Simplicity satisfies in nautical adventure

WE DIDN'T MEAN TO GO TO SEA
By Arthur Ransome (1937)

It is all in the title: some kids are invited on board a yacht for a harbour cruise when the motor runs out of petrol and the skipper pops ashore for more: ''Nothing can possibly happen''. But the skipper never returns. The tide comes in and sucks the uncommanded vessel out to sea. Like the remainder of the ''Swallows and Amazons'' series, of which this book is about halfway, We Didn't Mean to Go to Sea is a frightfully jolly yarn about upper-class boarding school pupils. The masterstroke of the writer for this volume was to bring them out of their lakeland camping comfort zone. The scenes during a storm by night at sea are elemental and the characters are made to think and work harder than ever before in their shelf-full of books.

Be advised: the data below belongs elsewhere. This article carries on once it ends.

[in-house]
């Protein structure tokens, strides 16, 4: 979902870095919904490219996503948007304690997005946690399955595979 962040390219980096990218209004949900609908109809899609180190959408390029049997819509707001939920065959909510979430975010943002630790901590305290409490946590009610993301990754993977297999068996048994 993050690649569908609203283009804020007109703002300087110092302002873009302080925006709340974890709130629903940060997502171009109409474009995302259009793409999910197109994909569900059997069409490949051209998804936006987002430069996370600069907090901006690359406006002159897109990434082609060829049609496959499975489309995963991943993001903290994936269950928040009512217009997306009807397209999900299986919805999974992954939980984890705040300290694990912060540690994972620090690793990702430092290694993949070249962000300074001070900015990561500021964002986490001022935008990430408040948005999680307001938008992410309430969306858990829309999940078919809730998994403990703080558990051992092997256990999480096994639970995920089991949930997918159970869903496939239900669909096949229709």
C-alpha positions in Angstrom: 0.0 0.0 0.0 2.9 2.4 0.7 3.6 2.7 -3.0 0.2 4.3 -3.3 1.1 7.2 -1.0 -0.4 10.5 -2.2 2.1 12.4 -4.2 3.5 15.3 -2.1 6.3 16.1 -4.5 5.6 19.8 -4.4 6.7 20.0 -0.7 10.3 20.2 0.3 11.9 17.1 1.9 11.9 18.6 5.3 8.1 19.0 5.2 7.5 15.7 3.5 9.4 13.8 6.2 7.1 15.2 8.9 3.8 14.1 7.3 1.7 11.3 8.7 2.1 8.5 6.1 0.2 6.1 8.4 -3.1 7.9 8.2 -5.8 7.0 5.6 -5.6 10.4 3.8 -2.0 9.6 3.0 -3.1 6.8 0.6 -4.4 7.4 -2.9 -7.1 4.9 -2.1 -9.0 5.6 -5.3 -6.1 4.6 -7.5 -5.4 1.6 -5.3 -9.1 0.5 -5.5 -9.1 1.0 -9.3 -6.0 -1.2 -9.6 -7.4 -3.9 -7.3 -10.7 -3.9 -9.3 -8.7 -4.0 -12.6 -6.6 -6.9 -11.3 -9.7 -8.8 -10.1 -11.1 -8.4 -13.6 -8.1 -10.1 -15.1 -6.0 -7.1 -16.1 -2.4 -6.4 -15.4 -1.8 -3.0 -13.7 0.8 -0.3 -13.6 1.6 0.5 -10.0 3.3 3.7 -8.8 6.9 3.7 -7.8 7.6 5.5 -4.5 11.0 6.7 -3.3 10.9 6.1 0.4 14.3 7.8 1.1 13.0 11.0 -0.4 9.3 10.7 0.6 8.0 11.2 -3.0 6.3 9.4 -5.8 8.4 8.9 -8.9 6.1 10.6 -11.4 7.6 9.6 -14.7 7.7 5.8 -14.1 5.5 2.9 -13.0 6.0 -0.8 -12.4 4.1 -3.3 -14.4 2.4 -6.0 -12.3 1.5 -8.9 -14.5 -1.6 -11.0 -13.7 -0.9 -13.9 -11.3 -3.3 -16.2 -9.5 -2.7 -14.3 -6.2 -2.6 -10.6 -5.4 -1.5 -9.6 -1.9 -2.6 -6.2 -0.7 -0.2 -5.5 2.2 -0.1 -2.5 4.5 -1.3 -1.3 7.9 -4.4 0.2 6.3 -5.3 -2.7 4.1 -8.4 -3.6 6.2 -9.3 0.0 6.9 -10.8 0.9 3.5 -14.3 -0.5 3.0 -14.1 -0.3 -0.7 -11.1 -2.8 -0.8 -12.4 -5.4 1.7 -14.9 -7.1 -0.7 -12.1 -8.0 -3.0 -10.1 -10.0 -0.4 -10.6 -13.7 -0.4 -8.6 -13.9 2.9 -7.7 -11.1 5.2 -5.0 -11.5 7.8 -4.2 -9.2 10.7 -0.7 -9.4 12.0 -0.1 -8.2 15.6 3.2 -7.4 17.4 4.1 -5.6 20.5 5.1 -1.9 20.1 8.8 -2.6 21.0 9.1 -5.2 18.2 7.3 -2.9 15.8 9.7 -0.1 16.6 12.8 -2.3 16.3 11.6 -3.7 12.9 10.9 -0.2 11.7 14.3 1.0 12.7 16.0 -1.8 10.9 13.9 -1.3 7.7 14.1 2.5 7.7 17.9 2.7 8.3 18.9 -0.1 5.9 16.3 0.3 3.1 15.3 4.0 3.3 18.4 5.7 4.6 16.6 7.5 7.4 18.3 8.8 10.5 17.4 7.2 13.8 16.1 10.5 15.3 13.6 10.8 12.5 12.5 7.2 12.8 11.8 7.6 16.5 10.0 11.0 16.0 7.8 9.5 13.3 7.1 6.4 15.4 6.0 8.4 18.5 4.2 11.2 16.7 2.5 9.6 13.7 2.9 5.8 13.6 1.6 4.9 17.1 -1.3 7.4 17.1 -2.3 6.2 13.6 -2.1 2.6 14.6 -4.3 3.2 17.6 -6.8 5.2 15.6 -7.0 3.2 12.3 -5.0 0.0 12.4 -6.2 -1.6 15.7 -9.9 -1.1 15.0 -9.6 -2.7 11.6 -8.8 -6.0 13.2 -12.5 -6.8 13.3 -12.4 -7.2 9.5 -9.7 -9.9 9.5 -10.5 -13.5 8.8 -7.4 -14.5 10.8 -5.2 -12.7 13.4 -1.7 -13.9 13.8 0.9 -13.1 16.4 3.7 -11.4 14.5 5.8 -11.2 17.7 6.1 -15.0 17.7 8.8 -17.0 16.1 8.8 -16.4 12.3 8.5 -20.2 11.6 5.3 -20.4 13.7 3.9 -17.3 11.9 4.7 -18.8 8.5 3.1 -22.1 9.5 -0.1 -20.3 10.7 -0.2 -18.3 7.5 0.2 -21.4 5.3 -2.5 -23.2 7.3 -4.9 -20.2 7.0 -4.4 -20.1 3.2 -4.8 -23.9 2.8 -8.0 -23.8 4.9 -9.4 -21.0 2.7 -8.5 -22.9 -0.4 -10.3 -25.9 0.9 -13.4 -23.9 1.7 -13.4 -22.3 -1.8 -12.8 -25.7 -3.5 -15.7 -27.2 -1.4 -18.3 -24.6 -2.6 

I have lost count of how many times I have read this children's sailing yarn. I think its appeal is in its satisfying simplicity: beginning, middle and happy ending. Children's literature is all about being brave and struggling through the hard times to come out the other end in good shape. It's a compelling message that never wears out.